Insult of the Week: inferior poets are absolutely fascinating

Ah, poetry.  One of the great literary forms, with a history stretching back as far as the earliest written word!  Beloved genre of such giants as Sappho, Homer, Chaucer, and the anonymous author of The Poetic Works of a Weird (1827).  Being writers themselves, surely our novelists must have a healthy respect for the poetical arts?

an old sweetheart

Interestingly, appraisals of poetry in our corpus are… mixed.  Yes, we hear of many characters reading, writing and enjoying poetry as part of their day-to-day experience on the page.  But there is also a surprising amount of bad poetry in evidence.  Could it be that our novelists occasionally like to take the opportunity to have a subtle joke at the expense of their rivals*?

Lord Henry Wotton has thoughts on the subject!  Well, of course he does.

The only artists I have ever known who are personally delightful are bad artists. Good artists exist simply in what they make, and consequently are perfectly uninteresting in what they are. A great poet, a really great poet, is the most unpoetical of all creatures. But inferior poets are absolutely fascinating. The worse their rhymes are, the more picturesque they look. The mere fact of having published a book of second-rate sonnets makes a man quite irresistible. He lives the poetry that he cannot write.

The Picture of Dorian Gray, chapter 4

Jane Austen is a champion of novelists, but has no time for faffing about with verse when the serious business of romance is at stake.

“…[T]here was a gentleman at my brother Gardiner’s in town, so much in love with [Jane], that my sister-in-law was sure he would make her an offer before we came away. But however he did not. Perhaps he thought her too young. However, he wrote some verses on her, and very pretty they were.”
“And so ended his affection,” said Elizabeth Bennet impatiently. “There has been many a one, I fancy, overcome in the same way. I wonder who first discovered the efficacy of poetry in driving away love!
“I have been used to consider poetry as the  food  of love,” said Mr. Darcy.
“Of a fine, stout, healthy love it may. Every thing nourishes what is strong already. But if it be only a slight, thin sort of inclination, I am convinced that one good sonnet will starve it entirely away.”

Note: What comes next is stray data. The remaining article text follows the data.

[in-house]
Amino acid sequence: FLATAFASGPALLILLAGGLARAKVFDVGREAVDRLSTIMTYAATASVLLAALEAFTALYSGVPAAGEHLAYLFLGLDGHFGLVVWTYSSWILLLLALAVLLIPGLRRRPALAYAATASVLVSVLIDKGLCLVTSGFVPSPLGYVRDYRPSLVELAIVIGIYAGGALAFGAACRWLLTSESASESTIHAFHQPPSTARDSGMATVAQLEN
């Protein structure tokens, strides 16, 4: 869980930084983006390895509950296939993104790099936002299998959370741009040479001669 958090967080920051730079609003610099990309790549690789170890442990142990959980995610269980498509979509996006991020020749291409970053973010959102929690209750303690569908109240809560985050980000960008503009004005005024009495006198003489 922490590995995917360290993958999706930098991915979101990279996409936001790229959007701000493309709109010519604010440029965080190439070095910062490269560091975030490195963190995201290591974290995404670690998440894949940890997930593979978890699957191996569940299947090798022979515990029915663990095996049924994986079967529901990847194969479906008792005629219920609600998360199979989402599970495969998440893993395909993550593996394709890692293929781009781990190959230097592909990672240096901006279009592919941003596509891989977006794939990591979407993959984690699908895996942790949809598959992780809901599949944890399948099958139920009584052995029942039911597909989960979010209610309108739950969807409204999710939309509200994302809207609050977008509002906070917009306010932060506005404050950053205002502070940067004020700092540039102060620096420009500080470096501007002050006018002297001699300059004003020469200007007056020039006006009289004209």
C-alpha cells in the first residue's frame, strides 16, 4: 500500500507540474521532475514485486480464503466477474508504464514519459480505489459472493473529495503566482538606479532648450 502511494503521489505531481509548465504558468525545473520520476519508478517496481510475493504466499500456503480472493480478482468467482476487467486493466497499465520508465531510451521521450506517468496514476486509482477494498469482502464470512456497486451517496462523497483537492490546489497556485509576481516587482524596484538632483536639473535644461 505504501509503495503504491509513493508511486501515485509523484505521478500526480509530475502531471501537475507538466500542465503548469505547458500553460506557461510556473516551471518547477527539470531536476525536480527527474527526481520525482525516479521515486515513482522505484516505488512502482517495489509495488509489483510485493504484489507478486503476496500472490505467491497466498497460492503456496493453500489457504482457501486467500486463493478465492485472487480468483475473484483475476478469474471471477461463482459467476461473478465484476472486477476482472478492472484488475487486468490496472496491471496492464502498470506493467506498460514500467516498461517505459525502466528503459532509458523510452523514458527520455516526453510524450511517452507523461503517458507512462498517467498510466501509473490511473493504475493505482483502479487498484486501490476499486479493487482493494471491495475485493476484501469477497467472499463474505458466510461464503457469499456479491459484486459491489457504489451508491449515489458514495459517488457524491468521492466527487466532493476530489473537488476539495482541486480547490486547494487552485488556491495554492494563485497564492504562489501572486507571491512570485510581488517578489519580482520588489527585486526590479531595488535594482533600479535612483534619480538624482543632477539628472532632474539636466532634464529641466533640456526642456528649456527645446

Pride and Prejudice, chapter 9

Tsk tsk, unnamed Gentleman At My Brother Gardiner’s.  Poetry is no substitute for action.  As one of the great poetic voices of our own generation might have said: if he liked it, he should have put a ring on it.

academy notes
Seriously, what did I just read

Meanwhile, there is a fair amount of poetry in evidence in Waverley, and some of it is even described as being quite good!  However, it’s quite possible that the bar for what is considered good poetry may have been set… somewhat low.

His tutor, or, I should say, Mr. Pembroke, for he scarce assumed the name of tutor, picked up about Edward’s room some fragments of irregular verse, which he appeared to have composed under the influence of the agitating feelings occasioned by this sudden page being turned up to him in the book of life. The doctor, who was a believer in all poetry which was composed by his friends, and written out in fair straight lines, with a capital at the beginning of each, communicated this treasure to Aunt Rachel…

Waverley, chapter 5

The poem in question (on the merits of a certain Miss Cecilia Stubbs) is included in this chapter, and although I am really no judge of poetry, I can confirm that there does appear to be a capital letter at the start of each line.

the bashful earthquake - writing
I need something that rhymes with “Hanoverian”

Finally, Charlotte Riddell’s heroine Beryl Molozane may speak for many of our writers, when she voices her exhaustion with her beloved (but prolific) younger sister’s epic compositions in verse:

“Now, if she would write prose, I should be able to read her things; but poetry oh, if you could but imagine how it wearies me!”

George Geith of Fen Court, chapter 23


*Of course there isn’t really a strong distinction between poets and novelists, especially not during the 19th century – Walter Scott, for example, was massively famous for both his poetry and his prose.  As a blogger, I reserve the right to make straw-man arguments to provide a flimsy pretext for posting quotes that amuse me.  But feel free to argue with me in the comments if you feel so inclined!

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